Stateline residents fight potential post office closure
Stateline residents are not taking the potential closure of their post office sitting down.
“Everyone I’ve talked to is opposed to the closure,” said Kingsbury resident Robert McDowell, who’s spearheading the cause. “I haven’t talked to anyone who’s said ‘Good’ or ‘I don’t care.'”
Earlier this month, post office box-holders at the Stateline office received a letter stating that their branch was being considered for closure. McDowell has written a letter to the Postal Service’s district discontinuance coordinator opposing the closure and has encouraged other box-holders to as well.
The Postal Service is considering this branch because more than half the 4,365 mailboxes aren’t rented, the building is in need of repair and the distance to the next closest branch is 1.5 miles, USPS spokesman David Rupert said.
But McDowell and other box-holders are accusing the Postal Service of manipulating the numbers to make it look like the branch isn’t getting very much use. The Stateline office stopped renting boxes two years ago at the direction of management, McDowell said and an employee at the Stateline office confirmed.
People looking to rent post office boxes are directed to Zephyr Cove.
“This policy has skewed the numbers to give the illusion of ‘validity’ to closing the Stateline branch,” wrote Kingsbury resident David Lewis in an email.
Rupert responded, saying there were other reasons for closing the branch.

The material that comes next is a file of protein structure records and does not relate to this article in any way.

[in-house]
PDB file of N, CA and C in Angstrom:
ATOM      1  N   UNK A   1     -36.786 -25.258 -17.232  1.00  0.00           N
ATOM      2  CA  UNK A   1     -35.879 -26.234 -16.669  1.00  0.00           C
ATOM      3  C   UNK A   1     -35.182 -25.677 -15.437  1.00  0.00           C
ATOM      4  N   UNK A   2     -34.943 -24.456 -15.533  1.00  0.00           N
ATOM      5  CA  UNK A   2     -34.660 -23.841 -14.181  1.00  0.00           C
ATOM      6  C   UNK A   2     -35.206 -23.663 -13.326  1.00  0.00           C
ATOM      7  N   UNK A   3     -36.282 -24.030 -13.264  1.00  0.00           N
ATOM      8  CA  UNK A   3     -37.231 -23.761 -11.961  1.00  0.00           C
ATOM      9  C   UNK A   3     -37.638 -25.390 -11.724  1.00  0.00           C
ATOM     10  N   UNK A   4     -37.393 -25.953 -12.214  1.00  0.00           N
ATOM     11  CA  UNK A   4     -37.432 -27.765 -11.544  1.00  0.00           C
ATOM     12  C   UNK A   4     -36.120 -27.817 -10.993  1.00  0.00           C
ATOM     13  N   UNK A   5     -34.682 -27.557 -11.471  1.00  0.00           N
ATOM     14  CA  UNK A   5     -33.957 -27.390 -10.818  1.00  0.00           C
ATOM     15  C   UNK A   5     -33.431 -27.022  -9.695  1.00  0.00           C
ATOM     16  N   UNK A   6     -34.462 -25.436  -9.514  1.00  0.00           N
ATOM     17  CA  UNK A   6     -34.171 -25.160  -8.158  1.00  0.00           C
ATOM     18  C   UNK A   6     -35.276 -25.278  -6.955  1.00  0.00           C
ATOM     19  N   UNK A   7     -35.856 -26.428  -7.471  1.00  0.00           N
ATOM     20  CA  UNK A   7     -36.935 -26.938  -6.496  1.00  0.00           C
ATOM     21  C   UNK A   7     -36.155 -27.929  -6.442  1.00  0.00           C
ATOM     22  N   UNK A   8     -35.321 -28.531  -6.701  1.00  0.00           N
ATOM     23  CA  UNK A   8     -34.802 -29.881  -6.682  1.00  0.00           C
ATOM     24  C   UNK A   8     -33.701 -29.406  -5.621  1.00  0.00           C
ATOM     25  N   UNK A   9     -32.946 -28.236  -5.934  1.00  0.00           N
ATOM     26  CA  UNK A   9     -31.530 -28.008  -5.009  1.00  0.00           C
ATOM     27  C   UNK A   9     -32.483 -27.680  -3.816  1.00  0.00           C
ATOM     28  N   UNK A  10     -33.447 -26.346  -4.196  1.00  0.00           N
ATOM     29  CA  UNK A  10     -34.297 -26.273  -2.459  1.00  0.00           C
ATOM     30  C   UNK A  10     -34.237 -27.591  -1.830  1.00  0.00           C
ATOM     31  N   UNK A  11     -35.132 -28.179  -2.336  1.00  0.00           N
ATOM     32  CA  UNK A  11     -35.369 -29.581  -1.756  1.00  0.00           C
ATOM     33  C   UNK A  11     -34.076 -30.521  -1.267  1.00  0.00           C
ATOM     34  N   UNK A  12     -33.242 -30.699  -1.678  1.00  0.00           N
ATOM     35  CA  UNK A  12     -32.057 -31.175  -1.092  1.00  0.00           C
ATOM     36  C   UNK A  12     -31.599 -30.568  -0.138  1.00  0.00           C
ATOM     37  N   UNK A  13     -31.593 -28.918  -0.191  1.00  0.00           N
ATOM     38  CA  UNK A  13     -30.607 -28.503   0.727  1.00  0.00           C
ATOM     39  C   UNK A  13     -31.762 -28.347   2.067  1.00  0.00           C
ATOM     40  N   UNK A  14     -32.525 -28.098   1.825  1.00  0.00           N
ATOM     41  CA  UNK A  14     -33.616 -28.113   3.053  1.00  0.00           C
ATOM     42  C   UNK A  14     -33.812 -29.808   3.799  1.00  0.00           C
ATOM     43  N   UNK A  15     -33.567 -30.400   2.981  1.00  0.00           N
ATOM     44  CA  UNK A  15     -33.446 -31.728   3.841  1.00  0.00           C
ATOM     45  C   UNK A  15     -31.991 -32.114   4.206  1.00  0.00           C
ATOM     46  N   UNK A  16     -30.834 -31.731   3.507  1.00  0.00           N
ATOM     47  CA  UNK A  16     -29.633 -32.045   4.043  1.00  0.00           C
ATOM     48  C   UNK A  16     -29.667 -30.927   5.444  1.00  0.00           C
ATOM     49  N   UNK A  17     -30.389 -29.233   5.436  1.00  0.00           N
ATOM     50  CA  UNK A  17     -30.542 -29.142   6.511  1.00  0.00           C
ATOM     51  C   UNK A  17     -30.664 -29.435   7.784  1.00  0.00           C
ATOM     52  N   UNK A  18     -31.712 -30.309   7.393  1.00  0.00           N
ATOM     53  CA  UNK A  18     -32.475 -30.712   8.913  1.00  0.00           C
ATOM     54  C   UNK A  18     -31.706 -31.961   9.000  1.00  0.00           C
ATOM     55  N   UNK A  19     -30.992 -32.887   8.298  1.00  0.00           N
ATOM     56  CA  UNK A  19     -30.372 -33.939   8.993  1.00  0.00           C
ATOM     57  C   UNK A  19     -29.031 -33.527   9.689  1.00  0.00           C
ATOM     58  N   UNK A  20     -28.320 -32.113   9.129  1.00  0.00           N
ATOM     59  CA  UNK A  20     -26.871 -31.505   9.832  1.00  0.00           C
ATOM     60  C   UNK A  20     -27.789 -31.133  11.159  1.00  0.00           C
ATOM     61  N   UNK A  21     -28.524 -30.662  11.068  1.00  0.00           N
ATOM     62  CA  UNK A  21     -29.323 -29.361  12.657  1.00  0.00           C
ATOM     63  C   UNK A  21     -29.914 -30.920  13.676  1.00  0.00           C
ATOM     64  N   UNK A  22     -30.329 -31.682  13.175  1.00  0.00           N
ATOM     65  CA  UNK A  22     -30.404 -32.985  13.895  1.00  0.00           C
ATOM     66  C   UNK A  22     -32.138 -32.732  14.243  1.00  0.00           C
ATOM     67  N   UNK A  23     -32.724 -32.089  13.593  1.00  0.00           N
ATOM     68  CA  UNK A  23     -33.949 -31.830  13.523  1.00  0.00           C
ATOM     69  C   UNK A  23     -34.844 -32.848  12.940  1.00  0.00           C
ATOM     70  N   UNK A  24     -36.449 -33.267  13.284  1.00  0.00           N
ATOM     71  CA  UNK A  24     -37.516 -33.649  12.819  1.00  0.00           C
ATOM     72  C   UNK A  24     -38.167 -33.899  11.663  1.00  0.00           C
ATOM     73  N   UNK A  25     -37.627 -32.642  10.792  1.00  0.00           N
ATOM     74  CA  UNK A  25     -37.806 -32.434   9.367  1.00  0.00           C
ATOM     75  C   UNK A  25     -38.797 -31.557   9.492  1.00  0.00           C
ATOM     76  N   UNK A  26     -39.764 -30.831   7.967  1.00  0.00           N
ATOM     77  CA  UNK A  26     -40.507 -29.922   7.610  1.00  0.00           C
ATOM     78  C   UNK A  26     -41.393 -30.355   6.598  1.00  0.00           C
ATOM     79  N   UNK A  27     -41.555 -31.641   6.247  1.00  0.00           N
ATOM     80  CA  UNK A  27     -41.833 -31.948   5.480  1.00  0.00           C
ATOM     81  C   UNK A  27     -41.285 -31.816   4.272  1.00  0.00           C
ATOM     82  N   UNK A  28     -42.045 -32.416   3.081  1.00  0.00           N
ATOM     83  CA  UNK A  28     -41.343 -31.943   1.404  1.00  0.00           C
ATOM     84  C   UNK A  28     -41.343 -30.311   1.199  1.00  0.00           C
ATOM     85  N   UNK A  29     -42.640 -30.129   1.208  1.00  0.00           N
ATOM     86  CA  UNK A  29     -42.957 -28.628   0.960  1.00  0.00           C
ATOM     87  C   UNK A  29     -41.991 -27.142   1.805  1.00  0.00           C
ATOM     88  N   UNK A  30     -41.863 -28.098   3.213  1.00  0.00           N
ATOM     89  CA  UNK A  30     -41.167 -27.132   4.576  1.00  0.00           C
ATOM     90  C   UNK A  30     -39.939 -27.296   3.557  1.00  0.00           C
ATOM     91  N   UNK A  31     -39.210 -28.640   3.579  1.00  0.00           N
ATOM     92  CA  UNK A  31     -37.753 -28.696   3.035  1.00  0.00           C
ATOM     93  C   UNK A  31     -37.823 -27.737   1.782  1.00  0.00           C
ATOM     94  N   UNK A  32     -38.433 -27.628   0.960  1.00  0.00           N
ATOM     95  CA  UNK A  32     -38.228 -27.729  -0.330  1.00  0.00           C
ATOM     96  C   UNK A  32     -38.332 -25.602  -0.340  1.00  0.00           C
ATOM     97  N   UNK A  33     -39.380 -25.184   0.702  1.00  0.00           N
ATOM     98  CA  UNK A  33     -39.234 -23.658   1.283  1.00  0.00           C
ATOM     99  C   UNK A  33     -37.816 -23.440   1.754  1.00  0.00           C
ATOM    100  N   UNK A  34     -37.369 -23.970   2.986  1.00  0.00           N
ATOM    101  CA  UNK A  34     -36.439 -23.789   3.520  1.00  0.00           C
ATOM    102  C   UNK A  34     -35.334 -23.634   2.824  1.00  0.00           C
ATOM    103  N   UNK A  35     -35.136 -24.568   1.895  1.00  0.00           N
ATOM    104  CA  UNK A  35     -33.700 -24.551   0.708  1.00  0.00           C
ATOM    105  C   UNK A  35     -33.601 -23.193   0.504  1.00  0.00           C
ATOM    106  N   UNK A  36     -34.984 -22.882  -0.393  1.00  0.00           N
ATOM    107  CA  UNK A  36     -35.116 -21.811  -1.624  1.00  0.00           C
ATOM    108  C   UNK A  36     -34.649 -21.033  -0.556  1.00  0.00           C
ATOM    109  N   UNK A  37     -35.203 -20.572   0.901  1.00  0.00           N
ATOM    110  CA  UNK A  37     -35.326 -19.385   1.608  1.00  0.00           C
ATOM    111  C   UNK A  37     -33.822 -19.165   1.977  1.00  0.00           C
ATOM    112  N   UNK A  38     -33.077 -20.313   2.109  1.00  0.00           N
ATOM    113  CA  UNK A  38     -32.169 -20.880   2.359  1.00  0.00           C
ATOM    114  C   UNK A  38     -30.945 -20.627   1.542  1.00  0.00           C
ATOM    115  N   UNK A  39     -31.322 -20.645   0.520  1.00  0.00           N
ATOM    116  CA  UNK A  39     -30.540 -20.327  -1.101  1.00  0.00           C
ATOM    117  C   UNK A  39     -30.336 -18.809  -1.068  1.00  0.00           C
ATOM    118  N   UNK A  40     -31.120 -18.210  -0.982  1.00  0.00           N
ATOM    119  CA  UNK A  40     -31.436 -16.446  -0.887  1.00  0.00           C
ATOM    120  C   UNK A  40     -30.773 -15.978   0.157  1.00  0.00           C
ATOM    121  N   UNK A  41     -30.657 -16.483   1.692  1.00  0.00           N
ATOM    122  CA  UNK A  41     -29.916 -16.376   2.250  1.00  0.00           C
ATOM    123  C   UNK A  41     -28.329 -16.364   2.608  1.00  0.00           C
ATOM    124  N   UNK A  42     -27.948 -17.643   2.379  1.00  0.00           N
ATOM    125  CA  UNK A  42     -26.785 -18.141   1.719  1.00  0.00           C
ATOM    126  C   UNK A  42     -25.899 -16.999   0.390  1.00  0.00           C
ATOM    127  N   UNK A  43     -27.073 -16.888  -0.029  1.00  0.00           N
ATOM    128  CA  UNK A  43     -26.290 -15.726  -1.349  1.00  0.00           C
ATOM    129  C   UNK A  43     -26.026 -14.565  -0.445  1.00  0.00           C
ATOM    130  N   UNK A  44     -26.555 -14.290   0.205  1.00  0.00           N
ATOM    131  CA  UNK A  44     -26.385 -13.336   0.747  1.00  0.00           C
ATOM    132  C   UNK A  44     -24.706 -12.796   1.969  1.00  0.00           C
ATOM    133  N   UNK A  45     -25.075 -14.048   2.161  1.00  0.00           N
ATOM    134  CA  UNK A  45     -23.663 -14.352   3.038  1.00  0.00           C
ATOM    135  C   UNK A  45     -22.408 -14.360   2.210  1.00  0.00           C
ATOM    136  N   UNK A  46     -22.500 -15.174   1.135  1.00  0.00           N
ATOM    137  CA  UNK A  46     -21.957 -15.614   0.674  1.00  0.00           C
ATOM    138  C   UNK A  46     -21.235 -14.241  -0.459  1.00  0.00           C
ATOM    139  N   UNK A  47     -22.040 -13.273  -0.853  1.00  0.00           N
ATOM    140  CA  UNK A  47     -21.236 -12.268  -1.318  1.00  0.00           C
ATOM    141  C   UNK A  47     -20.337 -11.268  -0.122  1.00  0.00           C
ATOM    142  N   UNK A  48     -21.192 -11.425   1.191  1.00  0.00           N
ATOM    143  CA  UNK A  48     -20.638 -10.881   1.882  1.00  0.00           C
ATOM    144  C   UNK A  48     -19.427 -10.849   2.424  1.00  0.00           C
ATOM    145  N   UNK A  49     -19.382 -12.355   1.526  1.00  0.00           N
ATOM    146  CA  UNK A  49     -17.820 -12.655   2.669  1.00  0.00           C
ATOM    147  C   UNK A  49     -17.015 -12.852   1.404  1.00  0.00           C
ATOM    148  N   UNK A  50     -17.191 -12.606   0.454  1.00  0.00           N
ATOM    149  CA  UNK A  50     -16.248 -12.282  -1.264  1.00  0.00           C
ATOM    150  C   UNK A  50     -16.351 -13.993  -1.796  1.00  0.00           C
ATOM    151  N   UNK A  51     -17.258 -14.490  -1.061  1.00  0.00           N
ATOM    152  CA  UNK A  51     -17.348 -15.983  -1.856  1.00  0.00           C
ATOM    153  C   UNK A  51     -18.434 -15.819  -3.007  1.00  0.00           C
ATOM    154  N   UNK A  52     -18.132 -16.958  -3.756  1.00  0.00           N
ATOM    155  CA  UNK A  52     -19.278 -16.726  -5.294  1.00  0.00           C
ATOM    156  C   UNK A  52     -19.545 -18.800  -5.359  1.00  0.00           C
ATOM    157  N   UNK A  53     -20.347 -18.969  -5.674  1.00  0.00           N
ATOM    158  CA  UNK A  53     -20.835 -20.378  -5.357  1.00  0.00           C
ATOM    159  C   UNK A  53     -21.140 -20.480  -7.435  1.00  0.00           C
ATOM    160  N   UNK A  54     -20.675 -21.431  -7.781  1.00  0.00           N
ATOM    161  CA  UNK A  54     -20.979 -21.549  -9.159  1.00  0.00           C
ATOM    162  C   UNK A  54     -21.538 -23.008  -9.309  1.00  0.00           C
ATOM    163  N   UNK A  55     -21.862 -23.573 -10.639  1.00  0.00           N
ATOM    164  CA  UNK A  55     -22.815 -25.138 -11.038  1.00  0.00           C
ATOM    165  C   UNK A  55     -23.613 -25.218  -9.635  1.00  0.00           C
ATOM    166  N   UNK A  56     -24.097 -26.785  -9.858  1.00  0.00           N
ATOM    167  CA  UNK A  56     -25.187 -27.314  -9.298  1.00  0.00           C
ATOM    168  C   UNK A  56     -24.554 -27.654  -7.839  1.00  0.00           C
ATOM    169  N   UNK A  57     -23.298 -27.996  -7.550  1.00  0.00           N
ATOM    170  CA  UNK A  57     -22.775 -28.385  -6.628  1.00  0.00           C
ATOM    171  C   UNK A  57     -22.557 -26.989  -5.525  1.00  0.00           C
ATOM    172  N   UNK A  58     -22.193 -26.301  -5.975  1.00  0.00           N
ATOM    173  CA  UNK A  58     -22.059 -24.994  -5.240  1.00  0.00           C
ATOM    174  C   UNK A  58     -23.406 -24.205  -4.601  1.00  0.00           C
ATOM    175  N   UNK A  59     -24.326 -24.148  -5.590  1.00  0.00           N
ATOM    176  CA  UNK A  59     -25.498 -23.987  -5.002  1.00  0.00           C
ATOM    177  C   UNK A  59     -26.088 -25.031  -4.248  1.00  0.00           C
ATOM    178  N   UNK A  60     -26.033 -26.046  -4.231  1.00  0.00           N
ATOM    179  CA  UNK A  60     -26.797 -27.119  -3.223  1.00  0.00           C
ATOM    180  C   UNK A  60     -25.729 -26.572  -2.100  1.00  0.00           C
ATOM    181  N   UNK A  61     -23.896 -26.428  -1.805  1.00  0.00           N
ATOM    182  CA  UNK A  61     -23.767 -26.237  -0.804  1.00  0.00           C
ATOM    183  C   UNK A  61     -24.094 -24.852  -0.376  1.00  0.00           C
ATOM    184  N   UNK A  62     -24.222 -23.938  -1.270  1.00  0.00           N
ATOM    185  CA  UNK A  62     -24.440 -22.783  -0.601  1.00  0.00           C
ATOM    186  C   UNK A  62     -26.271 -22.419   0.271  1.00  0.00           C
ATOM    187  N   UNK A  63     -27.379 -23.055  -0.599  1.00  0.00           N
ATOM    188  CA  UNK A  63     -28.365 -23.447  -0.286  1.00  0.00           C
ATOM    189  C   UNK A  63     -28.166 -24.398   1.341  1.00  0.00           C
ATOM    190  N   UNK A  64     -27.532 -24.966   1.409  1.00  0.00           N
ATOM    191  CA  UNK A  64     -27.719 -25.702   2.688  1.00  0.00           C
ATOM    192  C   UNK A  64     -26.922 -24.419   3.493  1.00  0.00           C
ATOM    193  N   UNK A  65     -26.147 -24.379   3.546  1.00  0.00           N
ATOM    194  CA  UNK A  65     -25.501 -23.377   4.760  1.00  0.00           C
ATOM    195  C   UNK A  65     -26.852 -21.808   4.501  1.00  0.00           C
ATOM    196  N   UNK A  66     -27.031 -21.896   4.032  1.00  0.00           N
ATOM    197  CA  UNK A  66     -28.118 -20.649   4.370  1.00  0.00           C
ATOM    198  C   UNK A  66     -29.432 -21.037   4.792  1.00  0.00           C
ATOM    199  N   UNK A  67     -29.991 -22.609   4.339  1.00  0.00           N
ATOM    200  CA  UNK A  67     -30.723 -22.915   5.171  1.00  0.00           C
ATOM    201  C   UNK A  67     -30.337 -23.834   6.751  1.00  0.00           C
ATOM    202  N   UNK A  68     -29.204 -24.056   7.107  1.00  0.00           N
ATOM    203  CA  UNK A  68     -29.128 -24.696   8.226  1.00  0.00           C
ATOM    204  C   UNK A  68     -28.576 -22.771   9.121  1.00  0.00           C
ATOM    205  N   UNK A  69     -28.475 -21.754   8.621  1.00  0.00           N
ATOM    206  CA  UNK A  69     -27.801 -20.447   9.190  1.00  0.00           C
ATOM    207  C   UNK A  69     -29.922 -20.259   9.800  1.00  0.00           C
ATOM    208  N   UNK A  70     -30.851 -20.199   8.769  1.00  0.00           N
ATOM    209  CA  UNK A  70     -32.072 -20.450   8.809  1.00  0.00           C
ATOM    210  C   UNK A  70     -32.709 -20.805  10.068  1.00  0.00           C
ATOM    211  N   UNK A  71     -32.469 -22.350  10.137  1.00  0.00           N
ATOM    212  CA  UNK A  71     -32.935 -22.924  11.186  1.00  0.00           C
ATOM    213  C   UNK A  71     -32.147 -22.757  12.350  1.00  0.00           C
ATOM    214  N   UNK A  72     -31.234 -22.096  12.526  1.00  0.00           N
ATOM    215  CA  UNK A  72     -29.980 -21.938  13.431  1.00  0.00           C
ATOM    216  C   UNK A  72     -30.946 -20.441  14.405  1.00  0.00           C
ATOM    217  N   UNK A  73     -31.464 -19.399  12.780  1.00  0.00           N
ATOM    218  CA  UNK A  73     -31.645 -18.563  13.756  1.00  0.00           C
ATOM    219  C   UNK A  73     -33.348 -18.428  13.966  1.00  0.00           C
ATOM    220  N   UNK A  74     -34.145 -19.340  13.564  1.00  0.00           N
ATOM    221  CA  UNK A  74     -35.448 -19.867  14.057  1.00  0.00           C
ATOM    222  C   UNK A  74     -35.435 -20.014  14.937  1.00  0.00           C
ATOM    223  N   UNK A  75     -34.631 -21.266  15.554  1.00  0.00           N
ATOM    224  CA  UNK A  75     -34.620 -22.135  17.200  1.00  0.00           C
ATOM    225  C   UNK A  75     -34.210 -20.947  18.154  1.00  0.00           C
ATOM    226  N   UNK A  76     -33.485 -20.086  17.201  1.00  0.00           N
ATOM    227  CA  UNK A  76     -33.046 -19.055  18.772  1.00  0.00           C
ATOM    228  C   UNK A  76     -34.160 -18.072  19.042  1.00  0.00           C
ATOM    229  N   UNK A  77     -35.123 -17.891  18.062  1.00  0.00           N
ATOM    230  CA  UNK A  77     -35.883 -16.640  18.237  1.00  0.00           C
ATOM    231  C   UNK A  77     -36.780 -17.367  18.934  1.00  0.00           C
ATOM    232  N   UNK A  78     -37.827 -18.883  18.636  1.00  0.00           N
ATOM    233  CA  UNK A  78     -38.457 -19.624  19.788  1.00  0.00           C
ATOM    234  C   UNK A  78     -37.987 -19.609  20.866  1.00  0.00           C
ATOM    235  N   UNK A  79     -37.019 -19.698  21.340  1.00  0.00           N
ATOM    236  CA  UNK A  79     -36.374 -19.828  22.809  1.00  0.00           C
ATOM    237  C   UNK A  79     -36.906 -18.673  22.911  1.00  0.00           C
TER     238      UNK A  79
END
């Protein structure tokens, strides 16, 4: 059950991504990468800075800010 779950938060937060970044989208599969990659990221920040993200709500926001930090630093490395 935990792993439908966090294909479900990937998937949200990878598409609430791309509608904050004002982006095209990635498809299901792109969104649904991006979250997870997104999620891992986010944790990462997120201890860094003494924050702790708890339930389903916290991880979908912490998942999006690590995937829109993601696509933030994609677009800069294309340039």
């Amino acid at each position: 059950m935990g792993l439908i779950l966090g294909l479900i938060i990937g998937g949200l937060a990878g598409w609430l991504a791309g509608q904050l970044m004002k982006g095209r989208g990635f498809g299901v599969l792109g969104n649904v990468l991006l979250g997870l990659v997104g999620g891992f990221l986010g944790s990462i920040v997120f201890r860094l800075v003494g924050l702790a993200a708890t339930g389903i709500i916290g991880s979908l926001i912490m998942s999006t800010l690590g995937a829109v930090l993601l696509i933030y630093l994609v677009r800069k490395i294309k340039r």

“The biggest thing is that there are two fully functioning post offices within a mile and a half of each other,” he said.
The Stateline building is old and in need of repair, while the Zephyr Cove facility is newer, Rupert said.
“If we’ve got to pick one, why not pick the nicer one?” he said.
McDowell said Stateline branch users were originally offered a public meeting to discuss the closure, but the Postal Service revoked that offer. The Postal Service is not required to have a public meeting to close an office, but the public comment period is still open.
Residents are protesting the closure for a variety of reasons.
“You see how busy they are here,” said resident Rod Mahaffey as he watched people come and go from the post office. “I think it would affect a lot of people if they closed.”
“There’s a lot of old people that use this post office that it would be real hard on,” said Marilyn Burke, who’s held her box there since 1976.
For Kingsbury resident Cheryl Zarachoff, changing her address would be the worst part.
“That’s probably the biggest inconvenience of all,” she said.
McDowell is protesting for other reasons.
“What’s driving me principally is the environmental and social issues that the closure will cause,” he said.
With people driving further to get their mail, air and water quality will be impacted, McDowell said. And it’s a nice place to visit on a daily basis, he added.
“It’s kind of a social hub,” McDowell said. “Often times, when you’re at this post office you see your friends, your neighbors.”
The potential closure is part of the USPS move to shutter more than 3,600 post offices nationwide.
The earliest the post office could close would be spring, 2012, Rupert said.